Don't expect an easy life and be ready to struggle, Chinese President Xi Jinping warns officials

PHOTO: Reuters

Chinese officials have been warned by President Xi Jinping to “discard their illusions” about having an easy life and “dare to struggle” to protect the country’s sovereignty and security

“The great rejuvenation of the Chinese nation has entered a key phase, and risks and challenges we face are conspicuously increasing,” Xi said, according to state news agency Xinhua.

“It’s unrealistic to always expect easy days and not want to struggle.”

He told an event on Wednesday (Sept 1) to mark the new semester at the Central Party School, where cadres are trained, that: “(We) must not yield an inch on issues of principle, and defend national sovereignty, security and development interests with an unprecedented quality of mind.”

His remarks to hundreds of mid-level cadres from around the country did not elaborate on the need to struggle but were made amid growing tension with the United States on a range of fronts, including geopolitics, the economy and technology.

Beijing has reacted strongly to what it sees as provocations that touch on its core interests, including staging military drills near Taiwan last month in response to US expressions of support for the island.

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The growing international criticism of Beijing’s policies in Xinjiang, where it is accused of the use of mass detention and forced labour, have seen it exchanging sanctions with Washington, London and Brussels – freezing a trade deal with the European Union that had taken seven years to negotiate.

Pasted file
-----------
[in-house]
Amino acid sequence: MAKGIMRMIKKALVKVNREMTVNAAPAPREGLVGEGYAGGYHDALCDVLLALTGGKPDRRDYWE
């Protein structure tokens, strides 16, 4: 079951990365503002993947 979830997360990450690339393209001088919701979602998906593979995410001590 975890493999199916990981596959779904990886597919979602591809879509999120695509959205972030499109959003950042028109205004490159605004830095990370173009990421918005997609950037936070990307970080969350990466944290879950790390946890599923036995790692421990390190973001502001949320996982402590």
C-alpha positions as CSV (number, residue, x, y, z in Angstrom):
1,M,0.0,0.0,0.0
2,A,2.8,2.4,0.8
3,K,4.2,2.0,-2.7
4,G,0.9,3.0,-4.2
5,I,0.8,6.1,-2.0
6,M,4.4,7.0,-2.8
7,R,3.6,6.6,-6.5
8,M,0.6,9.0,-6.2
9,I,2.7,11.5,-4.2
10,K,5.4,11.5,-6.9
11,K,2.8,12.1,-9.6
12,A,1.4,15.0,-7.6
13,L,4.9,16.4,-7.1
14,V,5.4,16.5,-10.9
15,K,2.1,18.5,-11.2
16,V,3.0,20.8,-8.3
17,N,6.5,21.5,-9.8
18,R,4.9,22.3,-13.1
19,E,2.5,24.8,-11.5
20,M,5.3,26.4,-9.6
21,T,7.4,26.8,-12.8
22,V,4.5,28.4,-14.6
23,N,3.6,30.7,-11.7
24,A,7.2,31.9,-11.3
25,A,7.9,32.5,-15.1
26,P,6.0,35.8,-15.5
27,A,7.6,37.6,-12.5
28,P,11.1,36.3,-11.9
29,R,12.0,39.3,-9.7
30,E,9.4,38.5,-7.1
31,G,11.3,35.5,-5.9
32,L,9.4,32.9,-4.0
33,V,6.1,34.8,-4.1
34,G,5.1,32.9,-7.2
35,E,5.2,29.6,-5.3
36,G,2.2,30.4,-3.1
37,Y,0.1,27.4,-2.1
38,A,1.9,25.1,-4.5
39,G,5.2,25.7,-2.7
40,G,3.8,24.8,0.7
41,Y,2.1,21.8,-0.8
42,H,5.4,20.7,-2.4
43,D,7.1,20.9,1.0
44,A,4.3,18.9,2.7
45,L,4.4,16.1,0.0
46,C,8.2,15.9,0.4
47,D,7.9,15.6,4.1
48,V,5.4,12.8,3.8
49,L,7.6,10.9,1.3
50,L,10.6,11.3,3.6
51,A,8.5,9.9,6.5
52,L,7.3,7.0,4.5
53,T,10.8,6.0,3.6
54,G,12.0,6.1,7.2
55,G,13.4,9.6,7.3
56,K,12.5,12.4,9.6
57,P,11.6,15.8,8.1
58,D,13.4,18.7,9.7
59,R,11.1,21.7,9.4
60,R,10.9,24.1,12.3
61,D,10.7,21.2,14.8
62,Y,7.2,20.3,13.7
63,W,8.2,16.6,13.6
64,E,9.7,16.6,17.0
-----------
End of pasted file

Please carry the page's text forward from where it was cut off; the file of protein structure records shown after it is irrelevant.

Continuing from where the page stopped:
Senior Chinese officials and generals have signalled they expect the competition with the US to deepen, despite recent visits by senior White House officials such as deputy secretary of state Wendy Sherman and special climate envoy John Kerry.

The party school curtain raiser has been used by Xi in the past to set the tone for training sessions for hundreds of cadres from across the country.

In the past two years, he has called on officials to “struggle” against threats to China’s development.

The tone of his remarks have been consistent with Beijing’s messaging since last year, said Shi Yinhong, an international relations professor with Renmin University in Beijing.

“China’s stance has been tough since the outbreak of Covid in the US last year and the tensions that followed,” he said.

“Standing firm on China’s position in the competition with the US is never only the job of the foreign affairs departments, but something the entire country is mobilised to do,” he said.

Shi added that the same tone is likely to continue for the foreseeable future.

Xi has previously highlighted the need to struggle to ensure China’s rise. At the same event in 2019, he warned that this would continue until the centenary of the founding of the People’s Republic in 2049.

On Wednesday the Chinese leader urged all officials to stand firm on matters of principle, saying: “People who play the nice guy think only of themselves but not the public.”

He added that failing to fight for matters of principle was letting down the people and may even be a crime.

Xi also told the cadres to toe the party line and said they should feel proud to be sent to work in remote parts of the country and tackle problems at the grass roots level.

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This article was first published in South China Morning Post.